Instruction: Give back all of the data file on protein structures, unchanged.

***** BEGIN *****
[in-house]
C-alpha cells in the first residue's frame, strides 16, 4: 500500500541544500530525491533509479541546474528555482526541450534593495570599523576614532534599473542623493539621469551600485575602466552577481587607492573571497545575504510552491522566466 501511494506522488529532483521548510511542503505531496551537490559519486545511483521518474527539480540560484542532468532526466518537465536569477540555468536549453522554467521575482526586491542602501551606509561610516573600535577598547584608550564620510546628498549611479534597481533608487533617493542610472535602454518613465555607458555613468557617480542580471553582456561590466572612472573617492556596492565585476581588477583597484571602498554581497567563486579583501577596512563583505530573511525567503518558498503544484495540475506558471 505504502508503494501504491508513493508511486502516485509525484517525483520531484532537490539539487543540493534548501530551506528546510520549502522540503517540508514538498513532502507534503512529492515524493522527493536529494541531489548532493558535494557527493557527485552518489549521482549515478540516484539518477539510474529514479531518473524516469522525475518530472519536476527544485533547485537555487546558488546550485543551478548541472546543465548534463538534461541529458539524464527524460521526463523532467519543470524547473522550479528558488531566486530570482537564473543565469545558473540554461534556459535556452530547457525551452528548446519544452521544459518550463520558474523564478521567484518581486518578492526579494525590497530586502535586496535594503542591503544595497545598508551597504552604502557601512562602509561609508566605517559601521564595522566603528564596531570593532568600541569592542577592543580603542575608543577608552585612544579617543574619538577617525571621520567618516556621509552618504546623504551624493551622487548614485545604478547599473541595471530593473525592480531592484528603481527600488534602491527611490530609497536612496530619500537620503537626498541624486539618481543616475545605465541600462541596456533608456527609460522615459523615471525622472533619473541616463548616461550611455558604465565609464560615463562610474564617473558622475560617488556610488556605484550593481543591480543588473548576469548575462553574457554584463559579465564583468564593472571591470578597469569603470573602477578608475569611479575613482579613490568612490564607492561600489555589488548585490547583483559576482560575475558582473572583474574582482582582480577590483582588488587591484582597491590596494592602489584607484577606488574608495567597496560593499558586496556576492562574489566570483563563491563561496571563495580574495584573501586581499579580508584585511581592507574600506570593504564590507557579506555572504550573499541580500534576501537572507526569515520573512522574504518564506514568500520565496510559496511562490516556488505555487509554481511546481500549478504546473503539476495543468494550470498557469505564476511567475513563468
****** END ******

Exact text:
[in-house]
C-alpha cells in the first residue's frame, strides 16, 4: 500500500541544500530525491533509479541546474528555482526541450534593495570599523576614532534599473542623493539621469551600485575602466552577481587607492573571497545575504510552491522566466 501511494506522488529532483521548510511542503505531496551537490559519486545511483521518474527539480540560484542532468532526466518537465536569477540555468536549453522554467521575482526586491542602501551606509561610516573600535577598547584608550564620510546628498549611479534597481533608487533617493542610472535602454518613465555607458555613468557617480542580471553582456561590466572612472573617492556596492565585476581588477583597484571602498554581497567563486579583501577596512563583505530573511525567503518558498503544484495540475506558471 505504502508503494501504491508513493508511486502516485509525484517525483520531484532537490539539487543540493534548501530551506528546510520549502522540503517540508514538498513532502507534503512529492515524493522527493536529494541531489548532493558535494557527493557527485552518489549521482549515478540516484539518477539510474529514479531518473524516469522525475518530472519536476527544485533547485537555487546558488546550485543551478548541472546543465548534463538534461541529458539524464527524460521526463523532467519543470524547473522550479528558488531566486530570482537564473543565469545558473540554461534556459535556452530547457525551452528548446519544452521544459518550463520558474523564478521567484518581486518578492526579494525590497530586502535586496535594503542591503544595497545598508551597504552604502557601512562602509561609508566605517559601521564595522566603528564596531570593532568600541569592542577592543580603542575608543577608552585612544579617543574619538577617525571621520567618516556621509552618504546623504551624493551622487548614485545604478547599473541595471530593473525592480531592484528603481527600488534602491527611490530609497536612496530619500537620503537626498541624486539618481543616475545605465541600462541596456533608456527609460522615459523615471525622472533619473541616463548616461550611455558604465565609464560615463562610474564617473558622475560617488556610488556605484550593481543591480543588473548576469548575462553574457554584463559579465564583468564593472571591470578597469569603470573602477578608475569611479575613482579613490568612490564607492561600489555589488548585490547583483559576482560575475558582473572583474574582482582582480577590483582588488587591484582597491590596494592602489584607484577606488574608495567597496560593499558586496556576492562574489566570483563563491563561496571563495580574495584573501586581499579580508584585511581592507574600506570593504564590507557579506555572504550573499541580500534576501537572507526569515520573512522574504518564506514568500520565496510559496511562490516556488505555487509554481511546481500549478504546473503539476495543468494550470498557469505564476511567475513563468